Each day would progress in basically the same way. Wake, snack, dive, eat, dive, snack, dive, eat, dive, snack, dive, eat, sleep and repeat. Although they say you can opt to skip a dive, just accept that the dive you miss will probably be the dive that the shark or the crocodile will be seen. The Dives are beautiful and the food is delicious and abundant. Fresh made cakes, muffins and cookies for snacks between dives with fresh fruit always about for the grabbing. The crew was friendly and always ready for a joke. When we weren’t eating or diving, our 1 hour surface interval would be spent lounging on the upper decks or checking out the photos from a previous dive.
Overall it was definitely an experience I would happily repeat and highly recommend. Keep your eyes peeled for a Trip through the shop to the Solomon Islands aboard the Taka.
Once on dry land again we dived with Tulagi Dive on the Hirokawa Maru locally known as Bonegi 1 and Kinugawa Maru or Bonegi 2 (Bonegi due to the beach that they are located at). These ships are Japanese ships remnants of the war fought between the Japanese and Americans for the control of the communication and supply lines during the Pacific War of World War II. While diving these wrecks you could just feel the history that emanates from their structure and the enormity of their size. Both were a shore entry dive that allowed you to follow the ship down and have plenty to look at on the safety stops. They lay in the shallows and follows the bottom that drops off quite quickly. The Hirokawa Manu reaches depths up to 56m and although has been heavily salvaged still has the engine clearly visible, and penetration is easy through the rear holds. The Kinugawa Maru is 100m up the beach from Hirokawa Maru and can be seen by the engine block protruding from the water. It sits in up to 26m as it was beached higher than the Hirokawa Maru.
If you enjoy wreck dives these are definitely worth the visit, although I will warn that if you dive them with Tulagi Dive you will make the drive out there in the back of an open tray truck on wooden benches that allow you to feel every bump in the road. If you haven’t yet visited Solomon Islands, there is A LOT of bumps in the road. So I would advise you slather yourself in sunscreen and pack a large water bottle.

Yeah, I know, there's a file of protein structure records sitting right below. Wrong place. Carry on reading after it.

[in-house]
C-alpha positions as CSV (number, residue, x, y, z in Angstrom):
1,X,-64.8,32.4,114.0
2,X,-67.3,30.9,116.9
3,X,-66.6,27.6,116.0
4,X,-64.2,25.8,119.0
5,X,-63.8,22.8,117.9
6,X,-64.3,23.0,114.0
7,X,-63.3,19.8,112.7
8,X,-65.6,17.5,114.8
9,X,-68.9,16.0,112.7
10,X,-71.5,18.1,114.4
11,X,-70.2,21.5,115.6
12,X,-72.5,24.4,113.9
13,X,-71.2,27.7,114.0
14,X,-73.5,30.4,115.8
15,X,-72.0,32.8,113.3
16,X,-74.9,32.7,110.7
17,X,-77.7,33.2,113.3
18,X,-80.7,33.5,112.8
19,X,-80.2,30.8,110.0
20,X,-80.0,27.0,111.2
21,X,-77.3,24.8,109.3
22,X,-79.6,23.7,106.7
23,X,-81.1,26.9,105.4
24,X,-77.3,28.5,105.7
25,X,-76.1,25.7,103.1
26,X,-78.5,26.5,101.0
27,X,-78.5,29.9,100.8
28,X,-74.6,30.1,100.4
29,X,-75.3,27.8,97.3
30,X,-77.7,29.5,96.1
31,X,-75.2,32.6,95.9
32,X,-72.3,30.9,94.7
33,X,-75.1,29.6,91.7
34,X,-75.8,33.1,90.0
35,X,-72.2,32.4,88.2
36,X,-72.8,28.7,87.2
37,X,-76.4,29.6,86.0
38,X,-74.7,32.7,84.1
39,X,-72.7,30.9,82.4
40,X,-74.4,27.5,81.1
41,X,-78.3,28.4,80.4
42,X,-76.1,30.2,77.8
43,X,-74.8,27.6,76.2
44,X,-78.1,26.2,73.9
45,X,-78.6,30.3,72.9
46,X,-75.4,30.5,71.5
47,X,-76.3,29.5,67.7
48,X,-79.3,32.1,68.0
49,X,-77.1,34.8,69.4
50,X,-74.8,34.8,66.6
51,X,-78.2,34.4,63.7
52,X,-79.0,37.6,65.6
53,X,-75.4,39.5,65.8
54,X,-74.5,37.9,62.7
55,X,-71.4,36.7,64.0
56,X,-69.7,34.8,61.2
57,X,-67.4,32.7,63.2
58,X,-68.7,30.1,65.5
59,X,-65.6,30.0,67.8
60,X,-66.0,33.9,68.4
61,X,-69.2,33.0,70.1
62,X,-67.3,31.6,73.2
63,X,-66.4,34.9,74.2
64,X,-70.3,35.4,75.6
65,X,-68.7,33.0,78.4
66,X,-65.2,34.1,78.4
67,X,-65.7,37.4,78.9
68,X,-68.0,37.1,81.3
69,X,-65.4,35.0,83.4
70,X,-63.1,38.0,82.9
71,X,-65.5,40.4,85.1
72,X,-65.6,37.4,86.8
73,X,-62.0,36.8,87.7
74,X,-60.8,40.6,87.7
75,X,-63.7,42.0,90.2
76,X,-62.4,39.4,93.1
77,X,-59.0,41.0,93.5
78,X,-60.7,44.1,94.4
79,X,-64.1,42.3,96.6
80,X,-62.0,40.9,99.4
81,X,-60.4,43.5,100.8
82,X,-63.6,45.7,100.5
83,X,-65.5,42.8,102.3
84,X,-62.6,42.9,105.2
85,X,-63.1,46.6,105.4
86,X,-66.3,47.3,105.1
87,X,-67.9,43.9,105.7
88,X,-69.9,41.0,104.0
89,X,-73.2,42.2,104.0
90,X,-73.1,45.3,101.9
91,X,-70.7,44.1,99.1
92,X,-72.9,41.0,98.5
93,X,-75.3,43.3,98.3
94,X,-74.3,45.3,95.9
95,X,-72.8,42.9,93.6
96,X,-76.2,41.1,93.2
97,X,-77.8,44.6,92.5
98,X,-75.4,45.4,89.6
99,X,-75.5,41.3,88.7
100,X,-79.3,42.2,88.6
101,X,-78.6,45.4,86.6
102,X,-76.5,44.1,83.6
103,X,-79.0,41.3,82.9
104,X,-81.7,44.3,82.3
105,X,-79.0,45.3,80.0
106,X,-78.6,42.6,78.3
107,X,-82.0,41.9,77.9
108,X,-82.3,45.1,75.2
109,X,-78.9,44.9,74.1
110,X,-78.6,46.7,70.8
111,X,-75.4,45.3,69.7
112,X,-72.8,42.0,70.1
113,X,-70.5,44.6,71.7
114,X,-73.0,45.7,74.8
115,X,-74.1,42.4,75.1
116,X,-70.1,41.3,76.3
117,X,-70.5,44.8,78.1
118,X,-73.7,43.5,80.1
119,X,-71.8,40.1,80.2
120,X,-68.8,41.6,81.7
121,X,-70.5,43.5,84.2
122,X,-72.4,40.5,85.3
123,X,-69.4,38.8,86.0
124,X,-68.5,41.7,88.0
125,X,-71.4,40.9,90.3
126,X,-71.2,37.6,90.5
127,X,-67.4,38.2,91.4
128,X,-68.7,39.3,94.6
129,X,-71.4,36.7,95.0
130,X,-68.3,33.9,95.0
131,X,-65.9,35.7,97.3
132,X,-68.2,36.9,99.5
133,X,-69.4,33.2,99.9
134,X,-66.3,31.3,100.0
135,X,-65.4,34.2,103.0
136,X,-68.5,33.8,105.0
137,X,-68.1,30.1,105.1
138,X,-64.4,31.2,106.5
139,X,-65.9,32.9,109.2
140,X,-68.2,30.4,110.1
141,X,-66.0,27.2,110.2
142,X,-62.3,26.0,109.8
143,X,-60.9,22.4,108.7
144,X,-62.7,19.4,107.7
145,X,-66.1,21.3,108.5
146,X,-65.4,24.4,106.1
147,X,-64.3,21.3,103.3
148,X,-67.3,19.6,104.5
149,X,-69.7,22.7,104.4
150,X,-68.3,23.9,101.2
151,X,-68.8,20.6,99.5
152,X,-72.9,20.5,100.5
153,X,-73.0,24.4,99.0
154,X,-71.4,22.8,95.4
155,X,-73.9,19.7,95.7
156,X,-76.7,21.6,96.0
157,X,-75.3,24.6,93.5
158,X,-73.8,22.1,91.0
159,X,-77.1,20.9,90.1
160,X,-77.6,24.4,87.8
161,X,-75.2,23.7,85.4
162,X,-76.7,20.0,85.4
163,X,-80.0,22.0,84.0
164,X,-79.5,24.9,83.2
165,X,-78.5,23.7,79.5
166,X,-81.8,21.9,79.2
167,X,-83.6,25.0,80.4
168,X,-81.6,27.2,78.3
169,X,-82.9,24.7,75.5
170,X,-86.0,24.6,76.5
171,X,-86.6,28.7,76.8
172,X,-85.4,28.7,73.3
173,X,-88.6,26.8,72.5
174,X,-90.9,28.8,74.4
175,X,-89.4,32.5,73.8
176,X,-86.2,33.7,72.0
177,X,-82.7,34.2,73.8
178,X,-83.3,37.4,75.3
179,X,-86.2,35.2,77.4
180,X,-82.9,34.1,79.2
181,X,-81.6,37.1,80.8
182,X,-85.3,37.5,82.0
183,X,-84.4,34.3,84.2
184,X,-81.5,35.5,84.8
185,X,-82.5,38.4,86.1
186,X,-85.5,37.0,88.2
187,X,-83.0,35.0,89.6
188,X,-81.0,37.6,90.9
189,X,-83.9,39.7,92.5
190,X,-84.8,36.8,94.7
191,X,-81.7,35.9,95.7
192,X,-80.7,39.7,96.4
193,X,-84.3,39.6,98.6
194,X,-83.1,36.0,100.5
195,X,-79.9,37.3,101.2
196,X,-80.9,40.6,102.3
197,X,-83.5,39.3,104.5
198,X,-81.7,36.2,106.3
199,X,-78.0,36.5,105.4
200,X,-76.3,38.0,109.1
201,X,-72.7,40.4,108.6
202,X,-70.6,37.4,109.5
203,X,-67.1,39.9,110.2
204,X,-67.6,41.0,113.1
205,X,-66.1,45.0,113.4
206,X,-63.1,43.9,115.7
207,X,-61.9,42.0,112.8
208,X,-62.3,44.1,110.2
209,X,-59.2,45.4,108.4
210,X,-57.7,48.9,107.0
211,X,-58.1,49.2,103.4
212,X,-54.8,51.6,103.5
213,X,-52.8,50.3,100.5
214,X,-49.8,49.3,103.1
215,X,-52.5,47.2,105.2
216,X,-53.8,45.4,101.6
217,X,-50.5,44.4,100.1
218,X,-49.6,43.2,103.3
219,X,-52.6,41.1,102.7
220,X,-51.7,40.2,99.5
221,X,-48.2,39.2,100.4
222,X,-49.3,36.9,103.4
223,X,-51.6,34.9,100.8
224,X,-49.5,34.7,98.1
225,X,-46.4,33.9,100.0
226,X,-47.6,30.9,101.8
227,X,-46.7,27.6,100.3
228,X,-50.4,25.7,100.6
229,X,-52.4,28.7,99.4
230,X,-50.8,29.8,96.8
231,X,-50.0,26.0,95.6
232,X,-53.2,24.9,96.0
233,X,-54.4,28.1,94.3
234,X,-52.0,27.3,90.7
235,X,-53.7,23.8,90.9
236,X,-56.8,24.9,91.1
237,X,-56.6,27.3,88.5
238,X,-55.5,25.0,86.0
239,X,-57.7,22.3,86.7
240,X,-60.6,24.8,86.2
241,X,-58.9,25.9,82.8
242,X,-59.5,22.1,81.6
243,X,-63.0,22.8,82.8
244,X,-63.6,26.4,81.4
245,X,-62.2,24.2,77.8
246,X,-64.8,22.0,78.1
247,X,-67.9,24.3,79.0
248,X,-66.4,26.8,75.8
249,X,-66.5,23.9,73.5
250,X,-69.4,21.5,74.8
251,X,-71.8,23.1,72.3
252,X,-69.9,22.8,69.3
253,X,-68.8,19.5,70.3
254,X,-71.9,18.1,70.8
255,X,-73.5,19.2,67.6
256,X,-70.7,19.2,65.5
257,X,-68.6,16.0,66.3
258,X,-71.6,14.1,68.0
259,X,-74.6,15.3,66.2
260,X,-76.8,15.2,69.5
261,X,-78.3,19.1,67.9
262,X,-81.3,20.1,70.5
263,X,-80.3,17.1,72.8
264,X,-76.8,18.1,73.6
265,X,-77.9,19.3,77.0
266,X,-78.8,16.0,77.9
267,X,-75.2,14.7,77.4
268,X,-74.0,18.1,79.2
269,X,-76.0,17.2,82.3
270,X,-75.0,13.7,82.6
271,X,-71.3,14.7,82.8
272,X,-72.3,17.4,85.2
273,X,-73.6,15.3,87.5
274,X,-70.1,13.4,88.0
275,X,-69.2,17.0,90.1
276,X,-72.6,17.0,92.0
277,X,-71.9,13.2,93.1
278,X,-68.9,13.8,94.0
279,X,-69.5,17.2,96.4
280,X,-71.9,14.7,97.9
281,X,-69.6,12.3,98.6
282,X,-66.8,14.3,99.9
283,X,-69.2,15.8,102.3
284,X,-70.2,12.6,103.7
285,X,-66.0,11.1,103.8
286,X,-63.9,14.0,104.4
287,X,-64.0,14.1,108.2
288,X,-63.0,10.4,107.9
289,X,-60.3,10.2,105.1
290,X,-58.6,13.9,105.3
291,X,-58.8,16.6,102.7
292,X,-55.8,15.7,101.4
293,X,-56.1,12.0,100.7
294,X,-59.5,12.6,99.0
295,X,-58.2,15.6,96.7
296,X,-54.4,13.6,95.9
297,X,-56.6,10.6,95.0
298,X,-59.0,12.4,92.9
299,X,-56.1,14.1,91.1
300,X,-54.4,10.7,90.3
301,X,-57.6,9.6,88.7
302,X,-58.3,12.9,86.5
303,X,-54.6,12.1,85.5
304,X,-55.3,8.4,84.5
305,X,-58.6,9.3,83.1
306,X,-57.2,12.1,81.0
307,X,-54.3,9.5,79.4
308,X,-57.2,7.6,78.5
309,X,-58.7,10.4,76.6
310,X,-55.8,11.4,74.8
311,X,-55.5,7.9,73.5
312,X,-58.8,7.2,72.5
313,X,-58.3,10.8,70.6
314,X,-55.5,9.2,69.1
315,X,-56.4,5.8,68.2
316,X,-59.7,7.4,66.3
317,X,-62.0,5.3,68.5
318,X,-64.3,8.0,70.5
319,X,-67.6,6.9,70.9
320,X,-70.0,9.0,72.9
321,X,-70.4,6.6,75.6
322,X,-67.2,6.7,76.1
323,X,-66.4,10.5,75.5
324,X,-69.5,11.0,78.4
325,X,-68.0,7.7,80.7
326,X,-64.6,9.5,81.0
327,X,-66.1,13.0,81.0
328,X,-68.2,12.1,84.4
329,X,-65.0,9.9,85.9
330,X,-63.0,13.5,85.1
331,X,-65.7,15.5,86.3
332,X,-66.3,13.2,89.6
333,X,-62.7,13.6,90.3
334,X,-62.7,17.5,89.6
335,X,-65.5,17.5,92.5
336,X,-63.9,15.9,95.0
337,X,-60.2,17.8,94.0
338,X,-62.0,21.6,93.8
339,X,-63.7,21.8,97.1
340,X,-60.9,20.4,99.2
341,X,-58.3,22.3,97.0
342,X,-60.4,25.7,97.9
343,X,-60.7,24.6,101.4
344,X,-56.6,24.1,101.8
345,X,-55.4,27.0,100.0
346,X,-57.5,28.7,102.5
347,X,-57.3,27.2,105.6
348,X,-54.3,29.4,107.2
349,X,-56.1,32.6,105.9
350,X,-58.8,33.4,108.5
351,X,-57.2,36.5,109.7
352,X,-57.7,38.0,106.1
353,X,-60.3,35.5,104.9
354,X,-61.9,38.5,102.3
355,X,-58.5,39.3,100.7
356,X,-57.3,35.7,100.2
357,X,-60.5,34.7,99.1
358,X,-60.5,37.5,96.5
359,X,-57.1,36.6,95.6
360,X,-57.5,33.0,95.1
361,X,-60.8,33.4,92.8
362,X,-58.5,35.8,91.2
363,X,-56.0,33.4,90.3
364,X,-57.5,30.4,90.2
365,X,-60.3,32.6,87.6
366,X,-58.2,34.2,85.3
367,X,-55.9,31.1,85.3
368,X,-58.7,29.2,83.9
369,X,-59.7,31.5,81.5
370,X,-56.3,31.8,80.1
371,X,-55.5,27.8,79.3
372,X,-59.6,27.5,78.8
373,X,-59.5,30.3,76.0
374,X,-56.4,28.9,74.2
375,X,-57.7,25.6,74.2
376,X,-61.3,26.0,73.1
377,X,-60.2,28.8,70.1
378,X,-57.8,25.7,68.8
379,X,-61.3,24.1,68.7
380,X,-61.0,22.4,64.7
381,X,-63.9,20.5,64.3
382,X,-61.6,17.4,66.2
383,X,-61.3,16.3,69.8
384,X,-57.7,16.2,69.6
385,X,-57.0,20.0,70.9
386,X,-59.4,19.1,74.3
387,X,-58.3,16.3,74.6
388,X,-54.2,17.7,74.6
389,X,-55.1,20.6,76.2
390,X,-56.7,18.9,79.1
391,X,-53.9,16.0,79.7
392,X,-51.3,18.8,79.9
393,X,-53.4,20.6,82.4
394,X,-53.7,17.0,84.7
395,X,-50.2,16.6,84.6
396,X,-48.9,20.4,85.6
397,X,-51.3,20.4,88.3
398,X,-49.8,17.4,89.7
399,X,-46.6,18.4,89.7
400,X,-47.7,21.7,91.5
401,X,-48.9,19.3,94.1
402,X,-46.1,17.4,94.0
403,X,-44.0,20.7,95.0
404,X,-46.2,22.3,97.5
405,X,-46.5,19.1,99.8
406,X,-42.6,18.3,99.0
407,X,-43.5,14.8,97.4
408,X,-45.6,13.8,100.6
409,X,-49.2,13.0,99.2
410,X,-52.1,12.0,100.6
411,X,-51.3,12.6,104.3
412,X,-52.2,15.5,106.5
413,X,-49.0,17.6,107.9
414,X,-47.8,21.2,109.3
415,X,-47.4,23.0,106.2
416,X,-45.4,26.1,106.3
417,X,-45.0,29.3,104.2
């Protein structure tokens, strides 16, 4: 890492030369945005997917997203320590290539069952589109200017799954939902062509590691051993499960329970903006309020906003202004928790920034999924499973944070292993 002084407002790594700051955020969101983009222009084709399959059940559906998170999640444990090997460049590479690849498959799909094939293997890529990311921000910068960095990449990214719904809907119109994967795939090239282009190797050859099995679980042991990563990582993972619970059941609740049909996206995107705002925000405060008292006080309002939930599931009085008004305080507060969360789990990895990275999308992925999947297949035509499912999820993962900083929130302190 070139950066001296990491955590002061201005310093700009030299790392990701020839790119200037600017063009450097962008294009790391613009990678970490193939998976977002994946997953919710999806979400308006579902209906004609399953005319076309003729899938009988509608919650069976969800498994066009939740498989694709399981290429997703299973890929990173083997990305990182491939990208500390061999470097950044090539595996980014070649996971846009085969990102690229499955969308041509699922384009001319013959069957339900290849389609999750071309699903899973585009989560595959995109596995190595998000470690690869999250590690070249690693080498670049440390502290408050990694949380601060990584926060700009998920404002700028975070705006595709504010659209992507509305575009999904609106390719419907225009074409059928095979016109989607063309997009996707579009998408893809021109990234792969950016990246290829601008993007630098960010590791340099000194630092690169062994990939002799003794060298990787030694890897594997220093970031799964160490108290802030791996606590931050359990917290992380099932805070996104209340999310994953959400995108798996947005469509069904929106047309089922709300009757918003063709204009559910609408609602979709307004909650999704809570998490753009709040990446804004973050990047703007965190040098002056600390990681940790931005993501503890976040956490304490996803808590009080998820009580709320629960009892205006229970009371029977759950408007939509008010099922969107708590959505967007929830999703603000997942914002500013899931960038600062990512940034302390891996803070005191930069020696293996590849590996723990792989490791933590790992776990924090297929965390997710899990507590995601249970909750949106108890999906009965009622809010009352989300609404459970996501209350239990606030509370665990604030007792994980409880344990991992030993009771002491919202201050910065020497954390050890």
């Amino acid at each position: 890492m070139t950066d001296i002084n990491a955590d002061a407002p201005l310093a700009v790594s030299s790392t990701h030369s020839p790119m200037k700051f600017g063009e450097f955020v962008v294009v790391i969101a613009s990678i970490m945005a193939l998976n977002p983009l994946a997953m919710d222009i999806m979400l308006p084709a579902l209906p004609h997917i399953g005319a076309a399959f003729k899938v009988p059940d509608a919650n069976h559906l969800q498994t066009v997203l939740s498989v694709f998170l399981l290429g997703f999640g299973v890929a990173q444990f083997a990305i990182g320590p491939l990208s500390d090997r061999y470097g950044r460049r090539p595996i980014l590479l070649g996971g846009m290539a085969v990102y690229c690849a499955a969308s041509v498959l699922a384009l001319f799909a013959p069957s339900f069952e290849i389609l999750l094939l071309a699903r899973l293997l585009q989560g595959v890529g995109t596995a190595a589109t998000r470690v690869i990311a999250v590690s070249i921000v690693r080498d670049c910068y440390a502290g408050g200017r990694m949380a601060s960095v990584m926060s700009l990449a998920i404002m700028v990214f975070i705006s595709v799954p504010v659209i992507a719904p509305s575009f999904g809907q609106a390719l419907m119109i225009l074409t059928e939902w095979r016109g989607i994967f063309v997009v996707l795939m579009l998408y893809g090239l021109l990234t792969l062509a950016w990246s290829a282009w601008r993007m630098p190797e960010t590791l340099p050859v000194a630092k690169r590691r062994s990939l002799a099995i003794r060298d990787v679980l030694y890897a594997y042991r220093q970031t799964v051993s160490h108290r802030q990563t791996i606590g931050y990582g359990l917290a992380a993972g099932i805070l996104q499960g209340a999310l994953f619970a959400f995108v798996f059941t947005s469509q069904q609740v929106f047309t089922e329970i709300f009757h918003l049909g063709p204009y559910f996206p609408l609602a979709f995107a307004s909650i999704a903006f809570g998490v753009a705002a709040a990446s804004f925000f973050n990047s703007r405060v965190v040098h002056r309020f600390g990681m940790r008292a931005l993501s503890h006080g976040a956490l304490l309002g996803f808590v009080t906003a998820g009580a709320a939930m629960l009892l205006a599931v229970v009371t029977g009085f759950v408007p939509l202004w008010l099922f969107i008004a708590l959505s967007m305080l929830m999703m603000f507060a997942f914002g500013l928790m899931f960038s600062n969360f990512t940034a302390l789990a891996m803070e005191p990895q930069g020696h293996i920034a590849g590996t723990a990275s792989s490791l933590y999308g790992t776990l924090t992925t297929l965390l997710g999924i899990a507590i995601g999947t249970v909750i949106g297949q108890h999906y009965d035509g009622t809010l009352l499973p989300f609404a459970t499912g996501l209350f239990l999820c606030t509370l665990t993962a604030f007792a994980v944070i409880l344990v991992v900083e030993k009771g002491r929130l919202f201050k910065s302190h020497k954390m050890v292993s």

Before heading home we stayed 2 nights in the Solomon Kitano Mendana Hotel, which was nicely presented and had a pool for us to lounge by in the evenings. The restaurant in the hotel had nice food, although a bit over priced since the hotel usually houses people from the United Nations and expats. We were given the opportunity to explore other accommodations within Honiara, which made me very glad to be staying at the Mendana. The Pacific Casino, presented so much opportunity with its many bars, casino, and multiple restaurants to choose from; but after exploring it, you will never find me staying there, EVER. Just take my word for it, don’t go there. By far my favourite place that we visited was the Coral Sea Resort and Casino. It is a very new resort, in fact the accommodation part of the resort was still under construction, but the grounds, pool, restaurant and even the casino were immaculate and presented the tropical island resort that you craved after seeing the conditions of the streets of Honiara. The restaurant was extremely well priced and had delicious food! All I can say is if I ever have to have an overnight stay in Honiara again, it will definitely be at the Coral Sea Resort and Casino.